But a gratuitous shot at Letterman?  Whose fans pretty much laugh at the right places?  And which places, if called the "wrong places", are evidence of a terminal lack of humor?  That I might get riled about.

But not so riled as to be a target, no.

Posted by mrbrent at 12:15 PM

jim bunning's filibuster

W/r/t Senator Jim Bunning (R-KY) "putting a hold" on legislation that's resulting in furloughs and expiring unemployment benefits and bears, I think that Josh Marshall nails it when they point out that Bunning is not so much putting a hold on the bill as he is engaging in a filibuster.  And he is engaging in a filibuster without actually having to stay up all night reading "As I Lay Dying" out loud.

It's silly to get bogged down in semantics, but I think it's important for the casual viewer, already filled with hate because of a sudden loss of a job or a paycheck thanks to Bunning, to hear the word "filibuster" while in the throes of this hatred so as to hammer home the idea that it's not just "gridlock" that's causing this — it's procedural mischief conducted by a senator unpopular enough within the caucus (and not running for reelection) that the GOP is more than happy to hang him out to dry if they are forced to.  It's petty on the part of the senator and Snidely-Whiplash on the part of the greater Republican Party.

Of course, it's only Snidely-Whiplash to the extent that this is ever reported as a filibuster.

Posted by mrbrent at 11:48 AM

brief bright moment on the takeaway

OK, so sometimes NPR's "The Takeaway" (to which I am forced to listen when I walk the little dog) is not so suck: just now, they led into a story on the quake in Chile with a brief contemplation of the work of Roberto Bolaño, with two short excerpts read.  That was classy.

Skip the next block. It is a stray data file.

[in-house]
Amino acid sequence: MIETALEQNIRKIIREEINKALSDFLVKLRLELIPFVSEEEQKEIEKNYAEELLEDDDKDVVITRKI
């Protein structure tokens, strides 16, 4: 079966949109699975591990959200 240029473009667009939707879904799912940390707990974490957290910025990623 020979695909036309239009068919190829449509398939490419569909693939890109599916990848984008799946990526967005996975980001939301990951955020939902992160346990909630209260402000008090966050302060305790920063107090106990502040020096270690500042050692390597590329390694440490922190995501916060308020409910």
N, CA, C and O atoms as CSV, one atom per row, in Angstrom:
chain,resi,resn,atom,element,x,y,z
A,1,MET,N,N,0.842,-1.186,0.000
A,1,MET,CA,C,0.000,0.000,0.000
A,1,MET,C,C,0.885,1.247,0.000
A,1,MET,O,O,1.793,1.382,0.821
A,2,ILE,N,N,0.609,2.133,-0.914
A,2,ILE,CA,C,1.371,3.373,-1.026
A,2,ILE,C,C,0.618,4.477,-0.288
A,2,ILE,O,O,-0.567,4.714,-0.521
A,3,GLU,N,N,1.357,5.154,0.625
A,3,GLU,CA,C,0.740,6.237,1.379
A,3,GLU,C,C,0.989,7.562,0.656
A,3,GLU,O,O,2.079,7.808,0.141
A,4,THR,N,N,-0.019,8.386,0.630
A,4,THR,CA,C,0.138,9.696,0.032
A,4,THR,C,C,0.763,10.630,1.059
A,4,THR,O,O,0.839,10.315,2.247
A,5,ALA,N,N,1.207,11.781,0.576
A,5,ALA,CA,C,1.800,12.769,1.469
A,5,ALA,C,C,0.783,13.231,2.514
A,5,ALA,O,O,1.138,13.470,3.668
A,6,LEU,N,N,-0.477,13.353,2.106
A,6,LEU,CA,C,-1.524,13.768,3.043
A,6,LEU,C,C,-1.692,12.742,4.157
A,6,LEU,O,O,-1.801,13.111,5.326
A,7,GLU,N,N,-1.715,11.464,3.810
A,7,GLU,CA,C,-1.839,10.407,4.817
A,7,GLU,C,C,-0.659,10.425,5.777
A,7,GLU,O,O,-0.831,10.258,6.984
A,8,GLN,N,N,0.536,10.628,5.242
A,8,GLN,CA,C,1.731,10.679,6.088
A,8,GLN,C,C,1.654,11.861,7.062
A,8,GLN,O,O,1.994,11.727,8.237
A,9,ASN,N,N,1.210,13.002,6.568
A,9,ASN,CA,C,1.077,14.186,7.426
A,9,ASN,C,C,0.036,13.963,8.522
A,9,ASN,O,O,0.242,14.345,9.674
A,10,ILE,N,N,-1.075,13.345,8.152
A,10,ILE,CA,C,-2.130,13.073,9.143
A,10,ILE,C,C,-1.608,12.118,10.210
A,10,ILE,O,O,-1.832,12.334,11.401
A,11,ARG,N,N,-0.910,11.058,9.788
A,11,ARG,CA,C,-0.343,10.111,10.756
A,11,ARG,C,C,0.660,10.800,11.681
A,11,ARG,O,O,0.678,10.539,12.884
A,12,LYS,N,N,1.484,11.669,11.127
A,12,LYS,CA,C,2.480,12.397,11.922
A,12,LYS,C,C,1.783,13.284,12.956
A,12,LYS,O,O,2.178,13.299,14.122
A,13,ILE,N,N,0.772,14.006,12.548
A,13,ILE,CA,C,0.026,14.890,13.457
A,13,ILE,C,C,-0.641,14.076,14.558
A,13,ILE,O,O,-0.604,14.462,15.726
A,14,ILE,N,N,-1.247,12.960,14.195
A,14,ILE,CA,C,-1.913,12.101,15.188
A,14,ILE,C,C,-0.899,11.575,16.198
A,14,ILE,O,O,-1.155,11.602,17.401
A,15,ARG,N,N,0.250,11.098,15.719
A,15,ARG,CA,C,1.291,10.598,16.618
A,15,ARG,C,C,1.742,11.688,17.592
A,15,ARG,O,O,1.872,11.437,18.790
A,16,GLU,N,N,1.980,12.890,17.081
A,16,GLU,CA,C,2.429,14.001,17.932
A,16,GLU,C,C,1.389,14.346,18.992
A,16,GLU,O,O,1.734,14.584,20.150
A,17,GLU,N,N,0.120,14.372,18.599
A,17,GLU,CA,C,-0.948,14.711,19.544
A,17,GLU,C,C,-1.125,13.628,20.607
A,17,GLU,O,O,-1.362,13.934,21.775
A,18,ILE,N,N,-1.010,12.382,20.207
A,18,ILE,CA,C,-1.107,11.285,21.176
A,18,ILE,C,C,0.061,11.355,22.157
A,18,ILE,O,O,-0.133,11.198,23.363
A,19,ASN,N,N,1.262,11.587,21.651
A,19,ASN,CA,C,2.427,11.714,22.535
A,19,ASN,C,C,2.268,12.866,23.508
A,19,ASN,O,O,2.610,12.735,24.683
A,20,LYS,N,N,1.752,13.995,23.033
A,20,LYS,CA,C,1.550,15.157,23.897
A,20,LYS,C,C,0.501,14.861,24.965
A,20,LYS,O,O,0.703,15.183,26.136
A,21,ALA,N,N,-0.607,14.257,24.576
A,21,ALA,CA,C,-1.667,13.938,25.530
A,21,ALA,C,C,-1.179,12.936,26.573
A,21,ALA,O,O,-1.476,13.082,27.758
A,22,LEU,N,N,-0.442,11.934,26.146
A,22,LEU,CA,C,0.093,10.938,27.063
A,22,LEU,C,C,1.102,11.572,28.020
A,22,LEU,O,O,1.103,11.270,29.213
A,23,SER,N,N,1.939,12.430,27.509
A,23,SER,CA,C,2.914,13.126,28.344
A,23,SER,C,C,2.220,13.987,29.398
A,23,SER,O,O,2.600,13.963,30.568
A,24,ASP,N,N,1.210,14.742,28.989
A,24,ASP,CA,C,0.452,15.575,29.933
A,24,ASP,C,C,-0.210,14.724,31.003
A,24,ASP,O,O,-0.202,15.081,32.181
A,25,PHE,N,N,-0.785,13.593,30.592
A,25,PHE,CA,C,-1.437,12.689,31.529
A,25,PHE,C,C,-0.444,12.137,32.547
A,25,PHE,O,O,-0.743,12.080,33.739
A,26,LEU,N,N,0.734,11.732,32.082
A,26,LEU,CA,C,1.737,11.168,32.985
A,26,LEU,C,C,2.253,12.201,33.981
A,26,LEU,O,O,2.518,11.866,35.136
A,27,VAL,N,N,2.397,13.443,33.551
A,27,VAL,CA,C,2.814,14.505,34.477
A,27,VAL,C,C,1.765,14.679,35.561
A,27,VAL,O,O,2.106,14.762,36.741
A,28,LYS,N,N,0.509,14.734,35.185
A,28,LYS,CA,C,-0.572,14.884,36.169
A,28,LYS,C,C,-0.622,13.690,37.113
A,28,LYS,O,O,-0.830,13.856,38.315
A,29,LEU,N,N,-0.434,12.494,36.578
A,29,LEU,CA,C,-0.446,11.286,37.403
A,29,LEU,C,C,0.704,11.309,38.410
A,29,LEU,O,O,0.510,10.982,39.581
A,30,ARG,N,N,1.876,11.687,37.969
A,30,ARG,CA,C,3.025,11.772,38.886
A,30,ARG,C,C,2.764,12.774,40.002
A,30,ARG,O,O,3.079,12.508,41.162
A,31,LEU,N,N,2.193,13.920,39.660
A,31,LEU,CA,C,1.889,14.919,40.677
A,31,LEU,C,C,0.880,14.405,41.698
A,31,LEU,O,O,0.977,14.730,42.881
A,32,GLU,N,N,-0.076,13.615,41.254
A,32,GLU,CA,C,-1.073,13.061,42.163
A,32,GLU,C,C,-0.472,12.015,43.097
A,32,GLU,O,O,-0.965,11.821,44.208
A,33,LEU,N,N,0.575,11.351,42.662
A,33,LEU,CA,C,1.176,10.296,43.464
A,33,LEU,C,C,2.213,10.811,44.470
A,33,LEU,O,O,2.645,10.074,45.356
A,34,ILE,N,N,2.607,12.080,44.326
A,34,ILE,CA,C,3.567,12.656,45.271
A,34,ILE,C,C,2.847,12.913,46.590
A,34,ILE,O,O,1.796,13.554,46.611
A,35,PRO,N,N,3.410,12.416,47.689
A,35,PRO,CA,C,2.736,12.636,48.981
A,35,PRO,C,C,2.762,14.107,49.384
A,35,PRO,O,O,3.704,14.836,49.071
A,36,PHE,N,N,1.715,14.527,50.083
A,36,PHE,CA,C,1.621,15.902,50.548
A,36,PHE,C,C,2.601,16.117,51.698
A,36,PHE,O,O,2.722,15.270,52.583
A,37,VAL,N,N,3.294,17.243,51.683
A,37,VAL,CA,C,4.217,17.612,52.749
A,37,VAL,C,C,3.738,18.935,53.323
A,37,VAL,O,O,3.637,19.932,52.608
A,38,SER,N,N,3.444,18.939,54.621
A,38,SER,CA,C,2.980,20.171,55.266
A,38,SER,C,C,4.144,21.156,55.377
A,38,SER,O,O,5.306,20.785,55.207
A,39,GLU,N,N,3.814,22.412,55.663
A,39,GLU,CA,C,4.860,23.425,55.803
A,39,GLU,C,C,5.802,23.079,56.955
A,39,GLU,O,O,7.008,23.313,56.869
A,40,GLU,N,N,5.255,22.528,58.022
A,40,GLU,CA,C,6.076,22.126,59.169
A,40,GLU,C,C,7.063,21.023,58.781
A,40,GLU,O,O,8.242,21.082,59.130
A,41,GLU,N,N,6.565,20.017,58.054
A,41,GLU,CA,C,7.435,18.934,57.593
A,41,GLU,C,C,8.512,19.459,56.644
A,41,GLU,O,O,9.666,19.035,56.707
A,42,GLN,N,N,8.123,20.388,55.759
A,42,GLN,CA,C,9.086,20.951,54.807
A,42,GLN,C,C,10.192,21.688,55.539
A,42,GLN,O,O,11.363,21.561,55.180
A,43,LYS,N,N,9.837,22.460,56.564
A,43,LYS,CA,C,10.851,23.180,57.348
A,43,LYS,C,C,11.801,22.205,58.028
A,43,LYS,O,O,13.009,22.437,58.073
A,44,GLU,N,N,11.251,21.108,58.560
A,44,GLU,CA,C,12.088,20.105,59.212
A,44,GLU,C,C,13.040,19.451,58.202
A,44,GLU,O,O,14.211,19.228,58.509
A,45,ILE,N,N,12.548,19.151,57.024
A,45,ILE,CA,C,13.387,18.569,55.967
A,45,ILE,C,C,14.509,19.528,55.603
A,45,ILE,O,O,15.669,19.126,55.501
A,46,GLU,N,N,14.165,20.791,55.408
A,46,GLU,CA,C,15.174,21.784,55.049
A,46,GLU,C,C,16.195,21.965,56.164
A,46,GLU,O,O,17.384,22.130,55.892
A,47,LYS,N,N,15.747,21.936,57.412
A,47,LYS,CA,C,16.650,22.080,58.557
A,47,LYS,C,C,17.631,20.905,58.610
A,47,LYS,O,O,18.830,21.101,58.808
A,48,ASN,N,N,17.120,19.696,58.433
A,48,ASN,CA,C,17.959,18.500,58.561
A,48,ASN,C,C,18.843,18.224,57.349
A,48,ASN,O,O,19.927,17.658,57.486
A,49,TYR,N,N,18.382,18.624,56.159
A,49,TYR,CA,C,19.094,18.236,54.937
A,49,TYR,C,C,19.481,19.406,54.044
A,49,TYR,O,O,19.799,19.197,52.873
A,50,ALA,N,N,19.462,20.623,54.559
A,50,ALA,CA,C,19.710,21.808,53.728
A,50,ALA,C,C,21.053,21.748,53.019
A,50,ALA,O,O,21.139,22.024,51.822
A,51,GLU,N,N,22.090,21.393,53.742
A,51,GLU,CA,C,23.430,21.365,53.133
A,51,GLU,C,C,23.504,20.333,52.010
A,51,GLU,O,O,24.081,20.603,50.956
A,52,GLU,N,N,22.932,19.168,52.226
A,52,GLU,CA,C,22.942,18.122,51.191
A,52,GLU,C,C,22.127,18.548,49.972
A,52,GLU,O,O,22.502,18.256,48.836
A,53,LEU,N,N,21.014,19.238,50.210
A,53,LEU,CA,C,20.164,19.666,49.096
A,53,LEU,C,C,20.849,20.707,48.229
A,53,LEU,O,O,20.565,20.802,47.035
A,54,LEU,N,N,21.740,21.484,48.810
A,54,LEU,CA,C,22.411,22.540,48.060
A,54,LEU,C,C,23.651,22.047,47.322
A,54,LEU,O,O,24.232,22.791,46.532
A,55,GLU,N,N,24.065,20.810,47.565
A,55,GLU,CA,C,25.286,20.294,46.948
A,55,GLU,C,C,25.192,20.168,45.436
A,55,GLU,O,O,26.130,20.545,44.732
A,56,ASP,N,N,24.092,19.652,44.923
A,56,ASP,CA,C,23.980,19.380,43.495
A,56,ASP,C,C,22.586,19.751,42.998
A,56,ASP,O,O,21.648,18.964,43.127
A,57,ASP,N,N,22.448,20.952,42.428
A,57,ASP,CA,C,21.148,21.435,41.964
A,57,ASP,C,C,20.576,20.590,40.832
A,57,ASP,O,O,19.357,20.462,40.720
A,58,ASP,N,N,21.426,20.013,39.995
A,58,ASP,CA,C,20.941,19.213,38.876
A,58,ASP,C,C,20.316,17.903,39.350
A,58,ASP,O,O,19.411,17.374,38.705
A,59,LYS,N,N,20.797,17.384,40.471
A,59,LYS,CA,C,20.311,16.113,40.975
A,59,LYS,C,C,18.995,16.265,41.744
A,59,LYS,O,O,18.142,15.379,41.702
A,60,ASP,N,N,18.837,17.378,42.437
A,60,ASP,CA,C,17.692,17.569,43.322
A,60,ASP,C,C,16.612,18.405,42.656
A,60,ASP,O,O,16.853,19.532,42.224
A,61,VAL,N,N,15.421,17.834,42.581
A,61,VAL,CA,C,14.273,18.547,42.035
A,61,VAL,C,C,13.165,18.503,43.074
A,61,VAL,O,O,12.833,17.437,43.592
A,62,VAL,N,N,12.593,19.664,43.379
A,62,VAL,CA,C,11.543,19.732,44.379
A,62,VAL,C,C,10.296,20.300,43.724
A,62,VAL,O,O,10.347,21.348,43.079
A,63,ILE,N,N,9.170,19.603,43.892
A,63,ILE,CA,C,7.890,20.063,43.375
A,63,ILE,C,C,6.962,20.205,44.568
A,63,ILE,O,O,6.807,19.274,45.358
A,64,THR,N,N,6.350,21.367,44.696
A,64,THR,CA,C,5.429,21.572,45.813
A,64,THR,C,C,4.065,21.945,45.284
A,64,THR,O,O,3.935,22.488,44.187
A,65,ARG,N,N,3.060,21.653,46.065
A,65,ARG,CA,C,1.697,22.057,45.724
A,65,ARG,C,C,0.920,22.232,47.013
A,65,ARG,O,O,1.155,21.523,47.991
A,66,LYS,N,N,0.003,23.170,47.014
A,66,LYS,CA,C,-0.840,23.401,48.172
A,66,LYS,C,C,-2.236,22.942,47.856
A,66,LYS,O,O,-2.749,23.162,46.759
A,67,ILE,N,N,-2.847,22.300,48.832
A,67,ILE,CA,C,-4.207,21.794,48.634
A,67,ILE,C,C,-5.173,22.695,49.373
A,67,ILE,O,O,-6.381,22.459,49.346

And then the segment followed, which whipsawed between two guests being asked faux-incredulous questions that would get to the botton of this in three minutes and twenty seconds.  And computer/robot sounds in the interstitials of course, because it's radio and we can't see the robots that work for the show so we have to hear them.

But the Bolaño bit was very nice, so credit where credit is due.

Posted by mrbrent at 8:42 AM

March 1, 2010

back to your millions, harold ford jr.

I was talking with a co-worker on Friday about the governor of NYS, David Paterson, and how he was finally not running for reelection, and how I always thought he did a good job but for the fact that he was unelectable.  "Really?" coworker said, "I always thought he was kind of sleazy."